Family Evaluation 1st Edition
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About the Author
Murray Bowen, M.D., and Michael Kerr, M.D., worked together for twenty years. When Bowen passed away in 1990, Kerr took over his position as the Director of the Georgetown Family Center.
Michael E. Kerr, MD, succeeded Murray Bowen as director of the Georgetown Family Center. He is coauthor with Bowen of Family Evaluation (Norton) and lives in Islesboro, Maine.
- Item Weight : 1.64 pounds
- Hardcover : 416 pages
- Product Dimensions : 6.5 x 1.3 x 9.6 inches
- ISBN-13 : 978-0393700565
- ISBN-10 : 0393700569
- Publisher : W. W. Norton & Company; 1st edition (October 17, 1988)
- Language: : English
- Best Sellers Rank: #379,117 in Books (See Top 100 in Books)
- Customer Reviews:
Top reviews from the United States
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Especially like the chapter on Differentiation and how couple can take on various roles and anxiety symptoms .
Top reviews from other countries
I am a mature intelligent person of good character from a modest stable nuclear family, and yet, despite my good intentions, outcomes for my children have been mixed to the unfortunate extent of neurosis in some cases. “There is a reason for everything” has long been a mantra for me, with the practical and effective corollary that understanding a problem can usually leads to its resolution.
Reading Family Evaluation: The role of the family as an emotional unit that governs individual behaviour and development (Michael Kerr, MD Murray Bowen MD (1988) I have finally seen the light. Naturally, I had previously blamed myself and other key players to some degree. However, I now see that none of use should be blaming anybody, however much we may be so inclined, because, without a thorough understanding of the systemic cause and effect of unconscious family dynamics though past and current generations, we do not appreciate how very little we act as individuals, and how very much our circumstances and personal characteristics are a product of our family, especially of our parents and their own inherited family dynamics.
The Bowen family systems theory was first developed by Dr Murray Bowen in the 1950's and 1960's. Unlike earlier theories, the Bowen theory is based on scientific methods rather than the earlier (still popular) Psychology of imaginative philosophies, analogies and fashionable thought based upon subjective interpretation of case studies devoid of scientific method. Orthodox psychology has been very much cantered on the individuals, and therapies are generally based on a 'blame' culture.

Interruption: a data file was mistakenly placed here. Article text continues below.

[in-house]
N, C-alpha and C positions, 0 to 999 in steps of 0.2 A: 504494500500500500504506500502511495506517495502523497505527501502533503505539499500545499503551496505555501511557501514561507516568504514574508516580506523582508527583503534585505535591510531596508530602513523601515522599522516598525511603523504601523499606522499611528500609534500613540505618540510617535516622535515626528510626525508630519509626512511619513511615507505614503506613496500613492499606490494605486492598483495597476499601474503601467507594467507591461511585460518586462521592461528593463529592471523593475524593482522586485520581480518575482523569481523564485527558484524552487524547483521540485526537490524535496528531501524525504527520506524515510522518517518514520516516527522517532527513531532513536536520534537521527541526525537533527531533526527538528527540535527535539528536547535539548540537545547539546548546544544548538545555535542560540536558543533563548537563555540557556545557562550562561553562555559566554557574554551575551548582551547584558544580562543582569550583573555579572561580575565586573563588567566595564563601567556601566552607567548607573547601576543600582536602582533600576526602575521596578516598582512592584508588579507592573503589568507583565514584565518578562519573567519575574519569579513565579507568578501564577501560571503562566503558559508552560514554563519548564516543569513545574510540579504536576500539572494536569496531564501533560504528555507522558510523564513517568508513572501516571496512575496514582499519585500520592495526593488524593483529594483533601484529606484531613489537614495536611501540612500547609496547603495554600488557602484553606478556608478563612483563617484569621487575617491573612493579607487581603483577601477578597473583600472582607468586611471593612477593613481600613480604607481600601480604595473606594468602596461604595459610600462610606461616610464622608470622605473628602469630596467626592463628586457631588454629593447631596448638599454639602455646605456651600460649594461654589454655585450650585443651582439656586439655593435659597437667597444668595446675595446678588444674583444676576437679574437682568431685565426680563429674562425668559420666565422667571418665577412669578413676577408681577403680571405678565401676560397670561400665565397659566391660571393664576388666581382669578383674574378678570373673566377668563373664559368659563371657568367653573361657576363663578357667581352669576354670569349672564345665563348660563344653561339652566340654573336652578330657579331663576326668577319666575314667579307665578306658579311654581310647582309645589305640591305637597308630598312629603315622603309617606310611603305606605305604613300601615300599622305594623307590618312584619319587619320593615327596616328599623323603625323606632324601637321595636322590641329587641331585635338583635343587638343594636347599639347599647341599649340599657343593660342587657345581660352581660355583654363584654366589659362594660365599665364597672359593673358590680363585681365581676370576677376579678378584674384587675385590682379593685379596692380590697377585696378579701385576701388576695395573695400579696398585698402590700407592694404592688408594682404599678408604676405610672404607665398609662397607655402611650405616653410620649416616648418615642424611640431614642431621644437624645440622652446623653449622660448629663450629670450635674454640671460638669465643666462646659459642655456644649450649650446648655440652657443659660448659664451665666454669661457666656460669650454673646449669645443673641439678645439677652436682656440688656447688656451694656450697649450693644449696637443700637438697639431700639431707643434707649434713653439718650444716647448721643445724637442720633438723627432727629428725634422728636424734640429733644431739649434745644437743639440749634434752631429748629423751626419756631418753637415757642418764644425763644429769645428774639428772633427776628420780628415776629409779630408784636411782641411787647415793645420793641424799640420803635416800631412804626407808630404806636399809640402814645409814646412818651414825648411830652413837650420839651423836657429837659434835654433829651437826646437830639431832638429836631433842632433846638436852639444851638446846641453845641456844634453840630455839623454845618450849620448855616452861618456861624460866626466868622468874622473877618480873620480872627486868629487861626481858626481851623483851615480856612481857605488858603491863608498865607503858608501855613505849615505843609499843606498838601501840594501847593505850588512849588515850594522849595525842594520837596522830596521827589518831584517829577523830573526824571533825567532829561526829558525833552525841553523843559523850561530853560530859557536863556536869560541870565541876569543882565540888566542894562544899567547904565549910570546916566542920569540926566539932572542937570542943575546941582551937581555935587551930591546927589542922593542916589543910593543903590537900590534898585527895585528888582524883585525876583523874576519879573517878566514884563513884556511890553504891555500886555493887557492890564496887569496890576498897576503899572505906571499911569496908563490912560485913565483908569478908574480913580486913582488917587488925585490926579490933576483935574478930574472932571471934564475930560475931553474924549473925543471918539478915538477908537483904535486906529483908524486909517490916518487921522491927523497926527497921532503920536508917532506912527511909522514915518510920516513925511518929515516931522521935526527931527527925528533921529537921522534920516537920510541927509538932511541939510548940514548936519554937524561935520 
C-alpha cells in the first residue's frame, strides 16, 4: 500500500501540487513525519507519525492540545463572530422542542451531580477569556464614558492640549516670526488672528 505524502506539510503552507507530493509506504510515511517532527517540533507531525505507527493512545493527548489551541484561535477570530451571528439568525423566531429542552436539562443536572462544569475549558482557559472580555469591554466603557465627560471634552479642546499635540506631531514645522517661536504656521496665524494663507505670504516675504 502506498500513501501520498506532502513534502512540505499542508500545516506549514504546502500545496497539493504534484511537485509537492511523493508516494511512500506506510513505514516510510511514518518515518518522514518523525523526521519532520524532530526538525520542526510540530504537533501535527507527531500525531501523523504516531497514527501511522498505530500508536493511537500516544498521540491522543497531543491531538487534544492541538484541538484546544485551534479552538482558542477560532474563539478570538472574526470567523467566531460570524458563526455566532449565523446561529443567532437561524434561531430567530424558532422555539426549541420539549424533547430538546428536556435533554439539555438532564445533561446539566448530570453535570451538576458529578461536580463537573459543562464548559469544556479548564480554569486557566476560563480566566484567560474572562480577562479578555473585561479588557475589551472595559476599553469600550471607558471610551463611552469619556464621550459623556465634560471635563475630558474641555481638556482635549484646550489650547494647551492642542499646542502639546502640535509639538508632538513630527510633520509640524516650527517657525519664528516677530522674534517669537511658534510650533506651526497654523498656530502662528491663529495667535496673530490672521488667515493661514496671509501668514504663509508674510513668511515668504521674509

Kerr and Bowen (1988) is not light reading. Indeed, far from it. I have been making slow progress because it is a text for close study and re-reading in order to begin to understand the concepts and the specialized terminology. It also pre-supposes some familiarly of the reader with conventional psychology/psychiatry wisdom (Bowen conducted the bulk of his research with families who had members receiving psychiatric treatment) However, I have found the effort to have been immensely worthwhile thus far.
I believe that my other family members would each be capable of reading and understanding the concepts outlined in this book, and, with the help of examples given, could relate this all to their own personal situation and benefit in terms of personal peace and happiness. I believe that this is something that only each person can do for themselves, so I have ordered copies of this book for each family member.
The book is remarkable in several ways. Firstly there is not a single mention of any other theorist of family therapy. When the authors refer to 'systems theory' or family therapy they are talking about their own ideas. Secondly Bowen appears to have worked out a complete system of thought based on ideas about evolution and the way living beings function in groups. In particular how we have learned to cling together for safety and 'togetherness' in a way as well as being a solution is the cause of many of our problems.
Bowen's main concept however is differentiation. He argues that people mostly deal with problems by identifying with each other and forming alliances. However these alliances are then restrictive and we forget who we are so mental and other illnesses can arise. The more people are differentiated the less they depend on alliances and can be 'emotionally objective' which is a favourite phrase.
Another concept is that of triangles, that if a couple of people in your unit/family are having an issue and they try and draw you into it. There is thus created a triangle which can perpetuate and complicate tensions and anxiety. However if you hear what they're saying and continue to do so but don't invest emotionally in either side, you may 'detriangle' the complex and help create greater differentiation in the family.
Personally i found reading this book touched a lot of nerves for me in a way that was very surprising because its not full of lengthy case histories. Its approach is theoretical rather than saying a lot about technique, and it doesn't engage in any discussion about the rival merits of alternative theories. The book is also quite slow going and in places repetitive.
However, by looking at the nature of family dynamics and multigenerational development it puts flesh on the bones of theories about systems.
Es bietet echte Hilfe, sich selbst und seine Handlungsmuster im Kontext der Familie zu verstehen.